Tag Archives: Richard Austin

Stories to Save the World

26-29 November

A flurry of fabulous events over the last few days – a feast that I’m still digesting…

Thursday I was invited back to be a guest panelist in the Cafe of Ideas, this time held in Bath at Chapel Arts Centre – once again discussing narrative and its impact on things. The audience was ‘intimate’ – it was hard to compete with a Hollywood movie star turning on the lights – but it was a quality event nonetheless, with a thought-provoking discussion evolving from questions from the host, Pete, and the audience. I talked about one of my favourite themes, the Hero’s Journey, and cited as an example the event up the road: the celebrity switch-on of Bath’s Xmas lights, relating it, with a nod and wink, in mythic terms (the discussion had been largely dominated by economics – perhaps not surprisingly as a banker was on the panel)… A benighted land devastated by the great dragon, Recession, needs a hero – fortunately one lives close by (until recently a house in the Circus, and Midford Castle). A man called Cage comes to aid of the townsfolk, who have gathered together in anxiety – hoping their prayers will be answered. Cage is the Lightbringer – with his electric power he banishes the night and, all hope, the dragon Recession, bringing prosperity and happiness to the town once more. The tills rang out and the shopkeepers lived happily ever after. The end.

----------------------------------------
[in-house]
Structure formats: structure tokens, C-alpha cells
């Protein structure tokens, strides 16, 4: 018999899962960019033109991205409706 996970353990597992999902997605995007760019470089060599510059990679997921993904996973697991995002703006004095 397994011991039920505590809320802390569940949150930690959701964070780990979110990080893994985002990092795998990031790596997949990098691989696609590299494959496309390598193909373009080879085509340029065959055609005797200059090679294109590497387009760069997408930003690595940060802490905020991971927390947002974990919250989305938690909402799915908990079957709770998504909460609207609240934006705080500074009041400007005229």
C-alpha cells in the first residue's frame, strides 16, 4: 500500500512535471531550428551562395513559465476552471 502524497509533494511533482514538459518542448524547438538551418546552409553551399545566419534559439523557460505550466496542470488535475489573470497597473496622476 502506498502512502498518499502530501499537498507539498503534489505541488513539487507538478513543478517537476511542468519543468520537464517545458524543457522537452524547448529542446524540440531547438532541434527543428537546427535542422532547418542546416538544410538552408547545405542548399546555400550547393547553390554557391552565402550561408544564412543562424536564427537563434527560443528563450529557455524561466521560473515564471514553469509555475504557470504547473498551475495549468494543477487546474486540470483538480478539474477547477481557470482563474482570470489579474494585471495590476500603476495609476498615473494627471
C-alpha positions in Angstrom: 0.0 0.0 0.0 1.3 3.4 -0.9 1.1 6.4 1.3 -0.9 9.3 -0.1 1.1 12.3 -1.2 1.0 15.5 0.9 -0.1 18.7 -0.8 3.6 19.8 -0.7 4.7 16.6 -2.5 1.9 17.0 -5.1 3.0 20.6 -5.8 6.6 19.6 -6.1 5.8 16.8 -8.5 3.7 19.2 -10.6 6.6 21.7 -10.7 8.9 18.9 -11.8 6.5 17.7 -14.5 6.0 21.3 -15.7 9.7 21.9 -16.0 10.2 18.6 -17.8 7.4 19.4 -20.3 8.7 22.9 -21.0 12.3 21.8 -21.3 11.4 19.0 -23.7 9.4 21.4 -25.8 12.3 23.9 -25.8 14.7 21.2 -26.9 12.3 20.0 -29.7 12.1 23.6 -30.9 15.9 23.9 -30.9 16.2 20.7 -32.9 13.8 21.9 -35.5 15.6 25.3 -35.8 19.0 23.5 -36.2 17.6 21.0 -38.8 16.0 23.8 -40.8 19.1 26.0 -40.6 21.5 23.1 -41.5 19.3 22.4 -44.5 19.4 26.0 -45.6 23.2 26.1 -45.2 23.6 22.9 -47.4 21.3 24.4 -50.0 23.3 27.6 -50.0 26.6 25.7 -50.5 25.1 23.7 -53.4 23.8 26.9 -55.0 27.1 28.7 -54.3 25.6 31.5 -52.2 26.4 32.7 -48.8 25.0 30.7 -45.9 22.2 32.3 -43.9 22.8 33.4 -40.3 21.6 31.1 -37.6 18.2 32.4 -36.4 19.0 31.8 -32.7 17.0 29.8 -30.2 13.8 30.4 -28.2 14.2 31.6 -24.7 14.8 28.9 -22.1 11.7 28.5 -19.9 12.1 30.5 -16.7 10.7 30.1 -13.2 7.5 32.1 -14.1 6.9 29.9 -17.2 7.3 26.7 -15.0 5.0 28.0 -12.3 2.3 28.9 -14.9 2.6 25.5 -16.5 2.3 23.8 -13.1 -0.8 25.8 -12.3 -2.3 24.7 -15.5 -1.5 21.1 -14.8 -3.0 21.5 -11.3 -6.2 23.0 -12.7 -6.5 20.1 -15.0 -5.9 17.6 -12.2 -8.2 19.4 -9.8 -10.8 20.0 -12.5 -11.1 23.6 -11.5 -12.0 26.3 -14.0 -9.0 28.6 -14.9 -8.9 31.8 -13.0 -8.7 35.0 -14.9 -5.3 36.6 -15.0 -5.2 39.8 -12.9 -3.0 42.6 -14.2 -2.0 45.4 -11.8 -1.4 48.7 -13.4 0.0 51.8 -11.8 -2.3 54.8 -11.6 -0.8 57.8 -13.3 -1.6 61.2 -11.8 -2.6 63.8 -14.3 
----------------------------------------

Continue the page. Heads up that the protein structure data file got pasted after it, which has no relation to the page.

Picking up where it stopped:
Narrative is all around us – the myths we live by, the consoling fictions, the grand narrative that dominate the Way Things Are. By being aware of them, we can work with them, even change them. Certainly change our own. The world needs different ‘stories’ to live by, because the ones we have are clearly not working.

And without narrative, life is meaningless – we are storytelling creatures, pattern-makers. Story is how we make sense of the world, our messy lives.

And even the storyteller needs to be to told a story now and again – to simply listen and be held by another’s narrative.

On Friday I went to see a play of my friend and fellow gardener, Svanur – a two-hander called The Big Deal, followed by a play called The Small Print – a brilliant ‘double-act’ (the two talented actors played different roles in each – a suicidal woman and an ‘angel’; a Council worker and an inquisitive old woman). As great concept often are, it’s very simple – a play in a pub – but I haven’t seen it done so well before. The staging, production and direction was all professional. The show is going to Clifton, Bristol, later this week – the Lansdown Inn, Thurs-Sat. Worth catching!